Today, we continue with our series of posts highlighting some differences between APA and MLA reference styles. Last week, I outlined how the two styles handle in-text citations. Today’s post focuses on the reference list (or the “Works Cited” list as it is called in MLA Style). Below are examples of how each style would handle two common sources—a print book and a journal article from a research database. I have color coded the text to help you better visualize the differences in the basic elements of a generic reference. The who is in red, the when is in blue, the what is in yellow, and the where is in purple, all of which can be mixed and matched to form the Frankenreference.

Let’s begin with a print book, one of the simplest sources to cite:

MLA

Gordin, Michael D. The Pseudoscience Wars: Immanuel Velikovsky and the Birth of the Modern Fringe. Chicago: U Chicago P, 2012. Print.

APA

Gordin, M. D. (2012). The pseudoscience wars: Immanuel Velikovsky and the birth of the modern fringe. Chicago, IL: University of Chicago Press.

The two styles vary in a number of ways, including punctuation, capitalization, and placement of the date. Also, unlike APA Style, MLA Style includes the format of the source—either “Print” or “Web”—as an extra piece of “where” information, and it often requires writers to abbreviate publisher names.

Now let’s take a look at something a bit more complicated, a journal article from a research database:

MLA

Shafron, Gavin Ryan, and Mitchell P. Karno. “Heavy Metal Music and Emotional Dysphoria Among Listeners.” Psychology of Popular Media Culture 2.2 (2013): 74-85. PsycNET. Web. 11 Feb. 2014.

APA

Shafron, G. R., & Karno, M. P. (2013). Heavy metal music and emotional dysphoria among listeners. Psychology of Popular Media Culture, 2, 74–85. doi:10.1037/a0031722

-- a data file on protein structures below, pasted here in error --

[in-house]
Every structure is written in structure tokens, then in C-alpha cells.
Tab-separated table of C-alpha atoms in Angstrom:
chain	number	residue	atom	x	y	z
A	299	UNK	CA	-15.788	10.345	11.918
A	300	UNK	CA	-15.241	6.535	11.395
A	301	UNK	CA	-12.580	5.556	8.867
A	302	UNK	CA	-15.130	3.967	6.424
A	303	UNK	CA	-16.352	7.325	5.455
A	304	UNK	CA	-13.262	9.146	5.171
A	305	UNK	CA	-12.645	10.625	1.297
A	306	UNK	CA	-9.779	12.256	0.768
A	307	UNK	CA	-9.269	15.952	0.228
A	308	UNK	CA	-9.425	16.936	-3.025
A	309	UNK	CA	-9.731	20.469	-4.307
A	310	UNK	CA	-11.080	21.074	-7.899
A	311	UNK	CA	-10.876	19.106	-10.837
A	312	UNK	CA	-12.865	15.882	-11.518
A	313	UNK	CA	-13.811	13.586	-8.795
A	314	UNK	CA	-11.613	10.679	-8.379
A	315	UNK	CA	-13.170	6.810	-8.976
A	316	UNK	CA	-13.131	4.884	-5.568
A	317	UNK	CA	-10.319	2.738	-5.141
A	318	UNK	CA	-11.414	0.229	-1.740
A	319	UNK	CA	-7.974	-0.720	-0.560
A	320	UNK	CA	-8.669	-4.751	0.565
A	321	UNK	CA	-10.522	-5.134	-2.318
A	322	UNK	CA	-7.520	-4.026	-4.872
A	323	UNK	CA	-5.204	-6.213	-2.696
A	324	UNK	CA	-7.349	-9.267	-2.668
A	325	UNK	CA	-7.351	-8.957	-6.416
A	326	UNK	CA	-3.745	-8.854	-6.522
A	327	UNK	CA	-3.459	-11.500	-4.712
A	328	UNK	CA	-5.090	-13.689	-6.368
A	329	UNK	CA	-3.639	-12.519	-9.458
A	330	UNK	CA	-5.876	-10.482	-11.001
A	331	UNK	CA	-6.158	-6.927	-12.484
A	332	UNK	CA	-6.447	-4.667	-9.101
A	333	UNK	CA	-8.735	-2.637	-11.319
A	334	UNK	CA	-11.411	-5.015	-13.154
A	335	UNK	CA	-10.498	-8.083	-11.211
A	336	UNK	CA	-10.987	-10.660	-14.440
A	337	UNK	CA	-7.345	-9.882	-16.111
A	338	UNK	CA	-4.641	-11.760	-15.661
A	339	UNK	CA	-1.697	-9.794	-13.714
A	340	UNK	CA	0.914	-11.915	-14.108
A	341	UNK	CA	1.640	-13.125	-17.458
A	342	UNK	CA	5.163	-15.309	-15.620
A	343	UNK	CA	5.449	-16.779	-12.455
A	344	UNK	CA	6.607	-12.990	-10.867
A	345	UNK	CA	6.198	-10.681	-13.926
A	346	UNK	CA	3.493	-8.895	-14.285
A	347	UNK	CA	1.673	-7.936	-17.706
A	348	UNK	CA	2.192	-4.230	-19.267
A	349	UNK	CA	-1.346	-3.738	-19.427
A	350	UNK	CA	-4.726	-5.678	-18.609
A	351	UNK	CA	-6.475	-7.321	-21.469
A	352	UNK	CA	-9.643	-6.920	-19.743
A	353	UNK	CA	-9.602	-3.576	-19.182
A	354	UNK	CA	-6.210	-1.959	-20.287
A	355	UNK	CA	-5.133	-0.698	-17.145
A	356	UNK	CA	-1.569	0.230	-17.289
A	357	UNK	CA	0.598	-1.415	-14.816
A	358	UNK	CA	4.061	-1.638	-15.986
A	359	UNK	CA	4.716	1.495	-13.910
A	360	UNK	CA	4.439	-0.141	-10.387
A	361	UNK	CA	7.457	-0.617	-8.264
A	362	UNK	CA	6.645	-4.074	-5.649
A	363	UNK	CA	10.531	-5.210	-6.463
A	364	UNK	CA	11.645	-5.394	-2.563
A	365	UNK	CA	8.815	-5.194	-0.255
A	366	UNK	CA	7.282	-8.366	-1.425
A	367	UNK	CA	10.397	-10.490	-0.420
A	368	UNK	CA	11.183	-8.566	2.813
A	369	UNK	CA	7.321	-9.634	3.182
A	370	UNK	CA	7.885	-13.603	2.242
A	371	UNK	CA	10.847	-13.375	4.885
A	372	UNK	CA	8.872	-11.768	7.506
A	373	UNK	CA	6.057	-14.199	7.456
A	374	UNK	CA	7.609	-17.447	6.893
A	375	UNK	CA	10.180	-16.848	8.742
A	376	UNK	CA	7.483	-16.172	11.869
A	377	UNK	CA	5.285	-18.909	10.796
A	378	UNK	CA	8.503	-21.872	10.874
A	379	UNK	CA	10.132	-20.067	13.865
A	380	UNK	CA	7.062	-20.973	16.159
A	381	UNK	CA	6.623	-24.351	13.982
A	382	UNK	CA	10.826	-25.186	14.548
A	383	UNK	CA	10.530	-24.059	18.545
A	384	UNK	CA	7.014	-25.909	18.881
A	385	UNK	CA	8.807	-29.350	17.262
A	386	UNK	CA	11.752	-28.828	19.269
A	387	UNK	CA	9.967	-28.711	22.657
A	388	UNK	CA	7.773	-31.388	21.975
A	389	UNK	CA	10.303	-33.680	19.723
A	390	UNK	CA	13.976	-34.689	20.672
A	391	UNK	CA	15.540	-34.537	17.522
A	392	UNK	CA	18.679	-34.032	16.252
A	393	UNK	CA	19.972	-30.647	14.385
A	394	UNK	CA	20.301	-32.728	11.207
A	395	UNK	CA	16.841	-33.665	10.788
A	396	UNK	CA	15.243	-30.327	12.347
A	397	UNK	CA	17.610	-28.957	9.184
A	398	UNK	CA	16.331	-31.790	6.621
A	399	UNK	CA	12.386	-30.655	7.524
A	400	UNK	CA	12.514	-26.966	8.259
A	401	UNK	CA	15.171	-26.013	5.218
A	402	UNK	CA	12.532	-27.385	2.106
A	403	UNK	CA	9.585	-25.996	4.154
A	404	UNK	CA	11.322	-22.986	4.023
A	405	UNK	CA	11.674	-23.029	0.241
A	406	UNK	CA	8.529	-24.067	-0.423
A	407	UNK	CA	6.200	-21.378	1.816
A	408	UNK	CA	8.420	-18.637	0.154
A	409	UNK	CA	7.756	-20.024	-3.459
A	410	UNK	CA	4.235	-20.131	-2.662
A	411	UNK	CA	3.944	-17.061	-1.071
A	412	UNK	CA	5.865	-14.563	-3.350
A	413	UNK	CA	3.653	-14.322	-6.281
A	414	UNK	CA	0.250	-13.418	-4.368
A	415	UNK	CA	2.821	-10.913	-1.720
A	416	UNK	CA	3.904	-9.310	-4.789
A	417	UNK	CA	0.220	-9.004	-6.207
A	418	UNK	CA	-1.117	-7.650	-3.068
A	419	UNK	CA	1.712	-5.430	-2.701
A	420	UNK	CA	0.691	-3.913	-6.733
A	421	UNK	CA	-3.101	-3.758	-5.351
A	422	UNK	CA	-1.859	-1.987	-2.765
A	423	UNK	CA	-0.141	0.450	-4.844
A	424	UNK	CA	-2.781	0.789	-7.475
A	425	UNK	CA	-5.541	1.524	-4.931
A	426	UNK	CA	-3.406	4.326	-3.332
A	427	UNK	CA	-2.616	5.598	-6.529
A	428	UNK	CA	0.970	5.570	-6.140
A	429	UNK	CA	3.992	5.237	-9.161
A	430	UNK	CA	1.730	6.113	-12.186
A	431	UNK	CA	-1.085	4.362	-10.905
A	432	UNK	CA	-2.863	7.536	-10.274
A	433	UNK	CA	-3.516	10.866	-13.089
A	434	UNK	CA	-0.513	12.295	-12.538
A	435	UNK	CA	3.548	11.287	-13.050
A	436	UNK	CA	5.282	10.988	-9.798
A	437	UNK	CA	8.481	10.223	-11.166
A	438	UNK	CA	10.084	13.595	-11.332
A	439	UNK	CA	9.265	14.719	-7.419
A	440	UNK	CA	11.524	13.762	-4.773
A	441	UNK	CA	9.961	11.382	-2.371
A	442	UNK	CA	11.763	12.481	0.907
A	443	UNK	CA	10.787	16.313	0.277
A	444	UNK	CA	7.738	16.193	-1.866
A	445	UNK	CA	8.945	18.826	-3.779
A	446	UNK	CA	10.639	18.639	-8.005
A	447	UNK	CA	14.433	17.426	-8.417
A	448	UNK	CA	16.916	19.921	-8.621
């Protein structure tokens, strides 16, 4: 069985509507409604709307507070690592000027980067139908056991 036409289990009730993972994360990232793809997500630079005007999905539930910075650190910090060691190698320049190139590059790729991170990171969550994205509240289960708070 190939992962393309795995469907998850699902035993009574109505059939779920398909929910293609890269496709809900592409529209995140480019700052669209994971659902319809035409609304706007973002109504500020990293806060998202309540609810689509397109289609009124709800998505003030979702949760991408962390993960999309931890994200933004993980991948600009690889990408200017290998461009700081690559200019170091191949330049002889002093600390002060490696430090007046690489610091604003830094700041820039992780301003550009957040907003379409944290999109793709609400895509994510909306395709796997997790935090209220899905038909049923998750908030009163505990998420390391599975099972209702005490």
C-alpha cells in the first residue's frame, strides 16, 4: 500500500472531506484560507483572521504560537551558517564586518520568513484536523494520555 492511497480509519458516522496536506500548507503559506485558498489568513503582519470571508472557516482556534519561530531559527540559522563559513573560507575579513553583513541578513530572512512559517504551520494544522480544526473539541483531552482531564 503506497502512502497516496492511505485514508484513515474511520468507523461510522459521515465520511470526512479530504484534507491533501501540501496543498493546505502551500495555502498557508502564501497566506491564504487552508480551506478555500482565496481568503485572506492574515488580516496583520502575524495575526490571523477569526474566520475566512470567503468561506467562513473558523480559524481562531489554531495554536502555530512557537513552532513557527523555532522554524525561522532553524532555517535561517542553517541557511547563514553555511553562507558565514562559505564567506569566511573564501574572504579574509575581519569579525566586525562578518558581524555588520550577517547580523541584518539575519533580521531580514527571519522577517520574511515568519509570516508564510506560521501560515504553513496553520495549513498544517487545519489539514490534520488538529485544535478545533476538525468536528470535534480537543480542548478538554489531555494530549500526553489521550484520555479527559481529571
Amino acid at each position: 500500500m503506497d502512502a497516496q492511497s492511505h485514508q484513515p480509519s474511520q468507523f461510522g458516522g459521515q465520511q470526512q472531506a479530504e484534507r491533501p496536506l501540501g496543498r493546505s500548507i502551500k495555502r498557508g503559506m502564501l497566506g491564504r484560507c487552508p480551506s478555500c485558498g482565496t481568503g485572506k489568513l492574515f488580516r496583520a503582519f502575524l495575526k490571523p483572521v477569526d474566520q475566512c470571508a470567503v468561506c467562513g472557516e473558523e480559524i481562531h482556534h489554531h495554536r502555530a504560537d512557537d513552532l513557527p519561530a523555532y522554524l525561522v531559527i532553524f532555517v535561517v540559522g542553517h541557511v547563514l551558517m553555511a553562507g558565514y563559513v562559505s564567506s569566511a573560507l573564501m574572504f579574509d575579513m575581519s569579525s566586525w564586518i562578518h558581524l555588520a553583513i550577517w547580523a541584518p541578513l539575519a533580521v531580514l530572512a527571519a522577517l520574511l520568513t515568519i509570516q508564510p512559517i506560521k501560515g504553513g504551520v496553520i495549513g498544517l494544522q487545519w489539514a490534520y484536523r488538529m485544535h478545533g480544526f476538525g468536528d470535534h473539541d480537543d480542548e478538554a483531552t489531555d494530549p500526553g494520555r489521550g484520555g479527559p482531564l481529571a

The most substantive difference is that MLA Style requires the name of the database from which you retrieved the article and the date of retrieval as well; it does not use the DOI. In contrast, APA Style requires a DOI (when there is one), but doesn’t require the date of access (see p. 198 of the Publication Manual for more detail). In most cases, the name of the database is not used in an APA Style reference, although a few exceptions are outlined in Chapter 7.

Understanding Style

I hope this comparison of MLA and APA styles is helpful to those of you who find yourself transitioning from one to the other. If you are a student switching from MLA to APA, your most important resources will be the Publication Manual and this blog. I also recommend that you try our free tutorial on the basics of APA Style and visit our FAQ page, in addition to our pages on quick answers for citing sources and formatting your research paper. If you have any questions after checking those resources, you can contact APA Style directly or find us on Facebook and Twitter.

April 24, 2014

Why Does APA Style Use Hanging Indents?

Jeffby Jeff Hume-Pratuch

 

Dear Style Experts,

I’m curious about how certain things got to be that way in APA Style. For example, how did you decide on using a hanging indent for references? Does this improve the readability of the paragraph, compared with some other way of offsetting the information? Or is there some other advantage to the hanging indent, beyond readability?